You know about socially responsible investing (SRI), where investors steer clear of certain industries -- for example, guns, alcohol, gambling, tobacco, military equipment, and prisons -- on principle, objecting to their role in society. But have you thought of investing in these industries on purpose and adding a sin stock to your portfolio? If so, one you might consider is Diageo plc (NYSE:DEO), one of the world's largest alcoholic-beverage companies.
Investing in a sin stock or two is not such a crazy idea, as long as your values permit it. The USA Mutuals Barrier Investor (VICEX) mutual fund, for example, focuses its assets solely on "sin" stocks, and has outperformed the S&P 500 over the past five and 10 years (though it lags it a bit over the past three). Diageo was recently its 10th-largest holding.
Why might you buy Diageo plc?
Headquartered in London, Diageo was created by the 1997 $37 billion merger between Guinness and Grand Metropolitan. (Several of its brands, though, such as Guinness, date back to the 1700s!)
You might buy Diageo if you like investing in companies that dominate their markets with top-shelf brands that deliver pricing power, among other benefits. Diageo's brands include Johnnie Walker, Crown Royal, JeB, Buchanan's, Windsor and Bushmills whiskies, Smirnoff, Ciroc and Ketel One vodkas, Captain Morgan, Baileys, Don Julio, Tanqueray, and, of course, Guinness.
But the company isn't standing still with its big brands. It's innovating and introducing new offerings, such as several sour flavors of its Smirnoff vodka (green apple, for example) and "limited edition luxury beers," such as the 1759 Guinness. It's also big enough to fight off many competitive advances, such as when Brown-Forman stirred up legislative and legal dust in Tennessee over rules for whiskies.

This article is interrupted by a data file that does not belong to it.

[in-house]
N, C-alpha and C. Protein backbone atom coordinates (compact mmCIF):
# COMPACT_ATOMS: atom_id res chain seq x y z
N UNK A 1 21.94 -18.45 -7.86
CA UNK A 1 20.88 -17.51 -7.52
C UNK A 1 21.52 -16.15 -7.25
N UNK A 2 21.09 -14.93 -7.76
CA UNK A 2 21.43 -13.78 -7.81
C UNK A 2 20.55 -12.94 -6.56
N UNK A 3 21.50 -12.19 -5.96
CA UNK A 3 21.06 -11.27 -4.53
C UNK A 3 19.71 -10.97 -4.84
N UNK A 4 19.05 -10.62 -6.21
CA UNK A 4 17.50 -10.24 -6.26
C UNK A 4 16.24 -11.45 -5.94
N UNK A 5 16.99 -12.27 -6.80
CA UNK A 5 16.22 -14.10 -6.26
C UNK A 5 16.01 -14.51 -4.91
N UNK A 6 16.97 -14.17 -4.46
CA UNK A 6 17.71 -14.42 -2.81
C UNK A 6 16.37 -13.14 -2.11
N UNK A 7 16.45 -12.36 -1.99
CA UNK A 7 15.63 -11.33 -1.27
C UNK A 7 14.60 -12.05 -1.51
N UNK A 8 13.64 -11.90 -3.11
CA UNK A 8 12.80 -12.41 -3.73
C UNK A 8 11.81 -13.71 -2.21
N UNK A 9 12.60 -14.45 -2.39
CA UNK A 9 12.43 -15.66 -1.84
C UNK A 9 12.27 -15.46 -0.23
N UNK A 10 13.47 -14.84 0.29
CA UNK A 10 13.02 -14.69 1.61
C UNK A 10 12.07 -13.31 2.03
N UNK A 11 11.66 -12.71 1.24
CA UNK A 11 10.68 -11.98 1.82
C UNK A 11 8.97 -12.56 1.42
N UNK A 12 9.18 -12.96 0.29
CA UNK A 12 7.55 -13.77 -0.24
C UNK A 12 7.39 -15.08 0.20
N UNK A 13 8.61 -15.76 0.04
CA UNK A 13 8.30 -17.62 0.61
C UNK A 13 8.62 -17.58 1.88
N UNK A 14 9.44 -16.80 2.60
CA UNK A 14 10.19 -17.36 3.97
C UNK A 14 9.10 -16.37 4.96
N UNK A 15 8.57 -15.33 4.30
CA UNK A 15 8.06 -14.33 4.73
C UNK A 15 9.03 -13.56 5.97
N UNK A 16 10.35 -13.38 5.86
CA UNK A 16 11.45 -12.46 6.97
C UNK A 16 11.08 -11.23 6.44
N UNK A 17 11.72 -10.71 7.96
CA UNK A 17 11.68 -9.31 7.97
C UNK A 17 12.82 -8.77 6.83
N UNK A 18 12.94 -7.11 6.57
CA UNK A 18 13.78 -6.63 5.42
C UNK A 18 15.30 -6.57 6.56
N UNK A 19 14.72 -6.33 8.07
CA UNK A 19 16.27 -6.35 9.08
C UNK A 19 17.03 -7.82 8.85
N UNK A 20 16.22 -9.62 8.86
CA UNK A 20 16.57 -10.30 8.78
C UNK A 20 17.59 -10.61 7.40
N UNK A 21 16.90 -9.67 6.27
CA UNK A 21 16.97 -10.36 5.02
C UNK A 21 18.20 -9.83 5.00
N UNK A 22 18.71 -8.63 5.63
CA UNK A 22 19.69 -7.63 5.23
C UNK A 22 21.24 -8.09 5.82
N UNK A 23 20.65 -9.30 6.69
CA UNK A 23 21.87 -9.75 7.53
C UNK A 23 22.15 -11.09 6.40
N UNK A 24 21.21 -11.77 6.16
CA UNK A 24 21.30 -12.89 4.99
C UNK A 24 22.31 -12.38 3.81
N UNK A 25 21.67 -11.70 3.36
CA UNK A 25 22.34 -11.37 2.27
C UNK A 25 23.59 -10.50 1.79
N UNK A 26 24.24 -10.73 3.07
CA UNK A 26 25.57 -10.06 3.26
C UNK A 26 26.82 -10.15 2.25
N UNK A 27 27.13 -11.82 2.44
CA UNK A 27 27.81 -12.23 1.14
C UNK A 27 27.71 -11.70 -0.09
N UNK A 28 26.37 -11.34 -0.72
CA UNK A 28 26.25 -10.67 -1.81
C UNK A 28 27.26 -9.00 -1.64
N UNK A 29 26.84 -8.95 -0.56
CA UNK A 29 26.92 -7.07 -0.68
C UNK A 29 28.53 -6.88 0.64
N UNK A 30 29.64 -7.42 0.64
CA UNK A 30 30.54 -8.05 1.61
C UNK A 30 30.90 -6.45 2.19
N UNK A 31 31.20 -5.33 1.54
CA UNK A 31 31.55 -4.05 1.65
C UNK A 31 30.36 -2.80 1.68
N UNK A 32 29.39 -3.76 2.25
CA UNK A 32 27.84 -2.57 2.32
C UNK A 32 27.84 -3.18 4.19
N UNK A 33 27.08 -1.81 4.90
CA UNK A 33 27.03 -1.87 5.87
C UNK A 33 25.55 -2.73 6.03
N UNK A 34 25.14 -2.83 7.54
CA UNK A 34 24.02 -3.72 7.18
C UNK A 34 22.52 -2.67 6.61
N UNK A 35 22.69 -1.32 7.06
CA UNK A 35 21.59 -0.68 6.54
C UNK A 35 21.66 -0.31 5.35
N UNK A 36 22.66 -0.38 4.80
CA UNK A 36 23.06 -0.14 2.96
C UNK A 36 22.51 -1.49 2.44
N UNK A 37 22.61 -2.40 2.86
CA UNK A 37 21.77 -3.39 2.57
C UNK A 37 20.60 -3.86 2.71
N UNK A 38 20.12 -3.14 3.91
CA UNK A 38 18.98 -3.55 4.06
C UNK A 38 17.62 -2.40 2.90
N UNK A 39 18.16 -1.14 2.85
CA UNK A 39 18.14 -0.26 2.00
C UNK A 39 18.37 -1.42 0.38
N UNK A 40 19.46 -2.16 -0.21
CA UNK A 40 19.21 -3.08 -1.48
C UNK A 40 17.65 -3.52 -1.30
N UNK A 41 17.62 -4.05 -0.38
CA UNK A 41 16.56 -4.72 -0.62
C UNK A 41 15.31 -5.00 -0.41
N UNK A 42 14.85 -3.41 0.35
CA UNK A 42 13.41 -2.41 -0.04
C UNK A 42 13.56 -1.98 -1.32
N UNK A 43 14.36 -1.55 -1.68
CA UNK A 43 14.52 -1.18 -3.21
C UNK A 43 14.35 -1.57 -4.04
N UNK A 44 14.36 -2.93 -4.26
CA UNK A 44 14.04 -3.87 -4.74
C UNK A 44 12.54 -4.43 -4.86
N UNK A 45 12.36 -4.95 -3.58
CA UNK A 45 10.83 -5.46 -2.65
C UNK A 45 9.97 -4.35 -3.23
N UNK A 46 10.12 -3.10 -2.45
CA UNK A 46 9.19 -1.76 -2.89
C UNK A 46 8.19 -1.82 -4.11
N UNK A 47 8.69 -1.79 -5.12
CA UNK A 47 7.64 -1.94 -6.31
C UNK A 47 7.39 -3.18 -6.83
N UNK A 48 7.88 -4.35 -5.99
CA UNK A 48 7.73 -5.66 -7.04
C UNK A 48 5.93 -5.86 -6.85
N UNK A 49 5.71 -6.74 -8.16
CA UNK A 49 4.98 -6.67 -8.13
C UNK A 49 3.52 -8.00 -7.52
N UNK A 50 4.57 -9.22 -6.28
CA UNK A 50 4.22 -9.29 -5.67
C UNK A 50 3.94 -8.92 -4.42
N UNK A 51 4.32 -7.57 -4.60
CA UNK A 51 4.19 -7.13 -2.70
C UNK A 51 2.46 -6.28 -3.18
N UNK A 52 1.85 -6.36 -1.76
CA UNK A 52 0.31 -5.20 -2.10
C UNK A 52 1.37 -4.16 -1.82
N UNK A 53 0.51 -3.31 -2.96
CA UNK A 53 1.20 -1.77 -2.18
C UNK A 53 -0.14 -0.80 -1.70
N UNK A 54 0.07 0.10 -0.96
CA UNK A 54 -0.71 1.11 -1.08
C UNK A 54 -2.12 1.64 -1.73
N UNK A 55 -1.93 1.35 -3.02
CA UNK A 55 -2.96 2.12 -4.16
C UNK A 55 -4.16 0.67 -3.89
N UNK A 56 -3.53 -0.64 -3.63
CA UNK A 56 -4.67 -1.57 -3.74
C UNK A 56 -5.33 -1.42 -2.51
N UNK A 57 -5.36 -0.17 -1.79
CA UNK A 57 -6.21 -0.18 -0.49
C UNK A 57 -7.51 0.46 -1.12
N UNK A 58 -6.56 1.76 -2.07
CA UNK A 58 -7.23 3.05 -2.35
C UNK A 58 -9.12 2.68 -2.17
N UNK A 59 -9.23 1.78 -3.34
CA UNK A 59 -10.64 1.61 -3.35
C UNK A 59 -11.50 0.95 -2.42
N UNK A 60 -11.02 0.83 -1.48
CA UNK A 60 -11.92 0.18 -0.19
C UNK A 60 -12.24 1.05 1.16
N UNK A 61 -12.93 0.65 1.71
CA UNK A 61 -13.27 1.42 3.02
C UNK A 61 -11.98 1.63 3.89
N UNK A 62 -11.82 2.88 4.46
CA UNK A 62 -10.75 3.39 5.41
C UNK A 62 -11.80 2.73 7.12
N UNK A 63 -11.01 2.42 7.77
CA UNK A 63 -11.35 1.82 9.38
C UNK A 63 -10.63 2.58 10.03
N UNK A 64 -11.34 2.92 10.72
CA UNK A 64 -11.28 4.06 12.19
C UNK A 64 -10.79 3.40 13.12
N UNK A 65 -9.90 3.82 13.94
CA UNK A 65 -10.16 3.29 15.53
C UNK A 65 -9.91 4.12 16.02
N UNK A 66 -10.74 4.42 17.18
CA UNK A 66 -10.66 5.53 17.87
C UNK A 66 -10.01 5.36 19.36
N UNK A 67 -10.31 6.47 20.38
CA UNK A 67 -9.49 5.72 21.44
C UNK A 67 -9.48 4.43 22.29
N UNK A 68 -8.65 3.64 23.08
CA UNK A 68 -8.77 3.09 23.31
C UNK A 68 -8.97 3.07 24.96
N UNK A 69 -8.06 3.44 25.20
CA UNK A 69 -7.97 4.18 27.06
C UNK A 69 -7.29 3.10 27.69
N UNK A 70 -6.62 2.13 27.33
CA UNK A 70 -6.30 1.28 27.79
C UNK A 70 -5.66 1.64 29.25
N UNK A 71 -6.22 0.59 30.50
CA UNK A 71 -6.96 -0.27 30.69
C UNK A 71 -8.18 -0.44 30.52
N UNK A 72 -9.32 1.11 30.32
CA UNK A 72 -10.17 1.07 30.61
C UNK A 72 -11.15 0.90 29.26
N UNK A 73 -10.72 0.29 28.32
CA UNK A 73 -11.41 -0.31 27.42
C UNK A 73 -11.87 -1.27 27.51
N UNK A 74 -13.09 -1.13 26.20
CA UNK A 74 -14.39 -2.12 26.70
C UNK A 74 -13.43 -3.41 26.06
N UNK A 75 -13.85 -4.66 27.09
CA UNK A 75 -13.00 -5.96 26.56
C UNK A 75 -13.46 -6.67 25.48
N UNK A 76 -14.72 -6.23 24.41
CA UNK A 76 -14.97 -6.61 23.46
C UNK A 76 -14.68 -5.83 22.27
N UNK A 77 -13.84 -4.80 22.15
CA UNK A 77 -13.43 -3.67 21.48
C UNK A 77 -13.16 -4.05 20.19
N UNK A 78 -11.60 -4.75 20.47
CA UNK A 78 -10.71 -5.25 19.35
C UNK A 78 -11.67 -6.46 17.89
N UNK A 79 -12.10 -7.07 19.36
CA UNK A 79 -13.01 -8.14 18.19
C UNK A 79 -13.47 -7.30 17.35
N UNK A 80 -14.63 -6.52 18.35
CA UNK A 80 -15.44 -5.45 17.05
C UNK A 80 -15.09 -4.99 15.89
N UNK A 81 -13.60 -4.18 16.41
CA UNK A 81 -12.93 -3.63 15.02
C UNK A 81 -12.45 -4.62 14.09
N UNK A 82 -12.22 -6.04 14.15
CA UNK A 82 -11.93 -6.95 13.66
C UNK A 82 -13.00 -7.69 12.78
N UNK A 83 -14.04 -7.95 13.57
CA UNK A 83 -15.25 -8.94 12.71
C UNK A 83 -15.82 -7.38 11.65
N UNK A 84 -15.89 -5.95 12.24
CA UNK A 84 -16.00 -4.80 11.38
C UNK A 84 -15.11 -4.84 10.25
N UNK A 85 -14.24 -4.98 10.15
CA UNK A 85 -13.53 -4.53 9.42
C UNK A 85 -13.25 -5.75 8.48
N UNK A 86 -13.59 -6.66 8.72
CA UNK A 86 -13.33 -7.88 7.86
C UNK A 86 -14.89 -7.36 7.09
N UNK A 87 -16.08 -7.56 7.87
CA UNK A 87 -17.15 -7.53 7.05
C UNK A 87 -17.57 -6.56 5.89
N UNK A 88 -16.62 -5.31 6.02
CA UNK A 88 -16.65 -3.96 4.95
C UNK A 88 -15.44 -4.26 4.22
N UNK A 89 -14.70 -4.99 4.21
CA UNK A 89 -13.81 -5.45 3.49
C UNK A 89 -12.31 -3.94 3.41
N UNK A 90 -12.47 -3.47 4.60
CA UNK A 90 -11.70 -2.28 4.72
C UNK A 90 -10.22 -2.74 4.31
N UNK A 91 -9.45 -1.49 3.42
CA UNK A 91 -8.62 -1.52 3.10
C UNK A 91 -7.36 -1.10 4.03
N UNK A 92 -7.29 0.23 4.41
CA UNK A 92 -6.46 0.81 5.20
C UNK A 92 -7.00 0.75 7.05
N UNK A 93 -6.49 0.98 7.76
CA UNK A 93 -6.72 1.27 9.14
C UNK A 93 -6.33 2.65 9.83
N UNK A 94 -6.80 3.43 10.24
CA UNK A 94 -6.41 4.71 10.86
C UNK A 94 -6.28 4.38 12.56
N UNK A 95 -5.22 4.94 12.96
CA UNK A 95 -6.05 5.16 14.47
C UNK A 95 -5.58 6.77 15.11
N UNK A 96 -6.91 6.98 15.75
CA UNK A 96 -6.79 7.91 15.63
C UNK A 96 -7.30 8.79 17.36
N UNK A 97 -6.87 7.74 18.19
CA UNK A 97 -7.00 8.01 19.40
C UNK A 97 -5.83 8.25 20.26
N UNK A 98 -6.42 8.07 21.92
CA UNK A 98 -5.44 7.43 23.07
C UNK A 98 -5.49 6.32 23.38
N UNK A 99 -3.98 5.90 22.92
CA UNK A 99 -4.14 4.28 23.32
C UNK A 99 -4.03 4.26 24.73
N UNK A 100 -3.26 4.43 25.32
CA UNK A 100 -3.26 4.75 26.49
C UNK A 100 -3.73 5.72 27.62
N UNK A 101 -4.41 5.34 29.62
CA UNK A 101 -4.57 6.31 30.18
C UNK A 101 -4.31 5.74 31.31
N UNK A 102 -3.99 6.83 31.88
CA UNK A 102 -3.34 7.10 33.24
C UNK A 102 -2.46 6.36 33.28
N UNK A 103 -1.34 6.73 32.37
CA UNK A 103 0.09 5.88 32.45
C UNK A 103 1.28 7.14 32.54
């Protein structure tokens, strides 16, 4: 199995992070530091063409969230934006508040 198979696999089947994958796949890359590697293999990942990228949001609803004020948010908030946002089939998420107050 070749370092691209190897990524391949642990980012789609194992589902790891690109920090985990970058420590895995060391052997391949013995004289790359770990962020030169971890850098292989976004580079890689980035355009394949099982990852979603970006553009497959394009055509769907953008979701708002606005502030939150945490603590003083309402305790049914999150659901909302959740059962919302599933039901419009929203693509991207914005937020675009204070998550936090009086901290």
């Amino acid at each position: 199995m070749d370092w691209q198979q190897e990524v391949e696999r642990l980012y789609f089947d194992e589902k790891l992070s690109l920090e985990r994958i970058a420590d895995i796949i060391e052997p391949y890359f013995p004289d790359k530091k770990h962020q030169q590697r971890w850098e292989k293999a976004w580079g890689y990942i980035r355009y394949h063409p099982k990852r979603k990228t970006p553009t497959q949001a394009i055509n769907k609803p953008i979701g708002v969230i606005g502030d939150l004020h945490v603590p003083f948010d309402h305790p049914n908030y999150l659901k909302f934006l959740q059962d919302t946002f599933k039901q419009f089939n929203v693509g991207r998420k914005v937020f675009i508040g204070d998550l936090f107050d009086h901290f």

You might also favor Diageo if you enjoy receiving dividends. Its dividend recently yielded about 3.8% and the company has been hiking its payout for 15 consecutive years. It's also appealing if you're looking for international holdings. It's a global company, with significant operations and sales in the U.S., too. (It recently broke ground on a $115 million distillery in Kentucky, for example.)
Diageo stumbled in China, buying a premium spirit maker before the government launched an antiextravagance campaign. This put pressure on the company and led to price wars. Political instability in Thailand has also hurt the company's performance. More promising, though, is Diageo's potential in the also vastly populous nation of India, which is a major whisky market, though most of it is produced locally.
Why might you steer clear of Diageo plc? All is not perfect at Diageo, though. In its fiscal 2014 year(ended in June), its earnings dropped 7.6% year over year in local currency, and revenue fell by 9%. The company pointed to difficult economic and retail conditions, especially in emerging markets, as major factors. On the plus side, organic revenue growth was positive everywhere except Western Europe and the Asia Pacific region. But in Asia Pacific, revenue dropped 7%. Overall, sales of wine and spirits outpaced beer, and some wonder whether the company
Investors might also want to hold off on buying into Diageo because of its valuation. The stock is down about 10% over the past year (though it has averaged annual gains of about 11.5% over the past decade), but that doesn't make it a bargain. Its P/E ratio near 20 is above its five-year average of 18.5, and its price-to-sales ratio of 4.4 tops its five-year average (3.6) as well as the industry's current average (3.7). The company carries significant debt, too.
Still, there are reasons to keep Diageo on your radar. Alcohol isn't likely to go out of fashion anytime soon, and Diageo is a huge player in that arena. At a lower price (which would also feature a higher dividend yield), this sin stock would look tasty.
Longtime Fool specialist Selena Maranjian, whom you can follow on Twitter, has no position in any stocks mentioned. The Motley Fool recommends Diageo (ADR). Try any of our Foolish newsletter services free for 30 days. We Fools may not all hold the same opinions, but we all believe that considering a diverse range of insights makes us better investors. The Motley Fool has a disclosure policy.